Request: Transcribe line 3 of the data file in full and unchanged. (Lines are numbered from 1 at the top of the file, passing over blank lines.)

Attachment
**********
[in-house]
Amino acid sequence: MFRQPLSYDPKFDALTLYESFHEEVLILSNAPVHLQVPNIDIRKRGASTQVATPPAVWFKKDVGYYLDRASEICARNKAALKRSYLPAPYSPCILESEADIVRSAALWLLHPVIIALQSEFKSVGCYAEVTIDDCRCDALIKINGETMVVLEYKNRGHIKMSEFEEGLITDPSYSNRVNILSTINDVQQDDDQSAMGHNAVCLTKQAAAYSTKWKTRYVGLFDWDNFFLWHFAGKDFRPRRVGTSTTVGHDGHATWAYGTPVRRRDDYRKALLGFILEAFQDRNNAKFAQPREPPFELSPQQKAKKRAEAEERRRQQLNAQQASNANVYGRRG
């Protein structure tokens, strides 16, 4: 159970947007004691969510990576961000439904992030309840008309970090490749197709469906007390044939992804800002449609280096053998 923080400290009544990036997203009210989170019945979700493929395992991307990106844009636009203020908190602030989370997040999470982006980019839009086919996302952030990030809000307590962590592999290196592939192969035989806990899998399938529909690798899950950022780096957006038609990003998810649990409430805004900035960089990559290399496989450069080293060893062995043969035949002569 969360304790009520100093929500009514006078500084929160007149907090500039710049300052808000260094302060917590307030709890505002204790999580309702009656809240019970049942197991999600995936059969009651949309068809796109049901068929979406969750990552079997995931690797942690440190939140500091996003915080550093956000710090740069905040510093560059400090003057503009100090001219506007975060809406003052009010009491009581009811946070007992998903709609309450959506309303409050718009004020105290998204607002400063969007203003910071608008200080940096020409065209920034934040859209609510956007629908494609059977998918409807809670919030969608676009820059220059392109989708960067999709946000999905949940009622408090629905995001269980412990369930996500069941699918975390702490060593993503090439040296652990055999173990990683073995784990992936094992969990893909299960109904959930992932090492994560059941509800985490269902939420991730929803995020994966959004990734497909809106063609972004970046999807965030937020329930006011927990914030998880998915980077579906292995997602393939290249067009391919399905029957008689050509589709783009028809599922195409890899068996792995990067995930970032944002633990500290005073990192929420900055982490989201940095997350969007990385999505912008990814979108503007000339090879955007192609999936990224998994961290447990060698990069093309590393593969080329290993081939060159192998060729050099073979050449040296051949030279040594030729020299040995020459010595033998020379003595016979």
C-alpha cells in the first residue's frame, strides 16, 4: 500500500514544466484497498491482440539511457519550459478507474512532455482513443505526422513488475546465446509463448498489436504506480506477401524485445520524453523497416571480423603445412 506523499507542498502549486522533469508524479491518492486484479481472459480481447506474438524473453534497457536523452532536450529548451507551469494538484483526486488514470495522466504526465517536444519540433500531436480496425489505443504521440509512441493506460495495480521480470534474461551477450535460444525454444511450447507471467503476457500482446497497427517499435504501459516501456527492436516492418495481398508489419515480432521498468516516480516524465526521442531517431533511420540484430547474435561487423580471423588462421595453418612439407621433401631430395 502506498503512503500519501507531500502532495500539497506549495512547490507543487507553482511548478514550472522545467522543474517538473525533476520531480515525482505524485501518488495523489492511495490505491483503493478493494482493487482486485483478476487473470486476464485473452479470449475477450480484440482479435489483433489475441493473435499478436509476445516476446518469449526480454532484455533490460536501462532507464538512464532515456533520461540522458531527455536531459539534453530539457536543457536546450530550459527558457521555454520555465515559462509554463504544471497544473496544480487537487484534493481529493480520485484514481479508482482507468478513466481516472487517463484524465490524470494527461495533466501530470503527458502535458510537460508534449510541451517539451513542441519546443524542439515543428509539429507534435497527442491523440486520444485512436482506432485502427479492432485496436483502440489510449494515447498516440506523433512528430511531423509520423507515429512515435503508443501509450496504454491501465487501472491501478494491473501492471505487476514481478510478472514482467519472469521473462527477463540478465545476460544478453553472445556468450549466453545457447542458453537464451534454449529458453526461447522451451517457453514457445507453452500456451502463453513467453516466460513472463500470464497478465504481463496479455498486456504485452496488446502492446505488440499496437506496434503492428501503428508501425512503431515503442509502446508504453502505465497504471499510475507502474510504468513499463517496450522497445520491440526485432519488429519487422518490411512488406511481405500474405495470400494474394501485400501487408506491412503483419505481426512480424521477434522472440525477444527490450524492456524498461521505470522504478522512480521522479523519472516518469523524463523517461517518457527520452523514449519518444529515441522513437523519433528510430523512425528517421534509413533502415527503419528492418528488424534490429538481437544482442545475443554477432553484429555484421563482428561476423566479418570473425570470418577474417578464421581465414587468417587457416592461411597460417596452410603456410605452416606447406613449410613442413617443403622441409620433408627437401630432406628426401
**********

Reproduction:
């Protein structure tokens, strides 16, 4: 159970947007004691969510990576961000439904992030309840008309970090490749197709469906007390044939992804800002449609280096053998 923080400290009544990036997203009210989170019945979700493929395992991307990106844009636009203020908190602030989370997040999470982006980019839009086919996302952030990030809000307590962590592999290196592939192969035989806990899998399938529909690798899950950022780096957006038609990003998810649990409430805004900035960089990559290399496989450069080293060893062995043969035949002569 969360304790009520100093929500009514006078500084929160007149907090500039710049300052808000260094302060917590307030709890505002204790999580309702009656809240019970049942197991999600995936059969009651949309068809796109049901068929979406969750990552079997995931690797942690440190939140500091996003915080550093956000710090740069905040510093560059400090003057503009100090001219506007975060809406003052009010009491009581009811946070007992998903709609309450959506309303409050718009004020105290998204607002400063969007203003910071608008200080940096020409065209920034934040859209609510956007629908494609059977998918409807809670919030969608676009820059220059392109989708960067999709946000999905949940009622408090629905995001269980412990369930996500069941699918975390702490060593993503090439040296652990055999173990990683073995784990992936094992969990893909299960109904959930992932090492994560059941509800985490269902939420991730929803995020994966959004990734497909809106063609972004970046999807965030937020329930006011927990914030998880998915980077579906292995997602393939290249067009391919399905029957008689050509589709783009028809599922195409890899068996792995990067995930970032944002633990500290005073990192929420900055982490989201940095997350969007990385999505912008990814979108503007000339090879955007192609999936990224998994961290447990060698990069093309590393593969080329290993081939060159192998060729050099073979050449040296051949030279040594030729020299040995020459010595033998020379003595016979």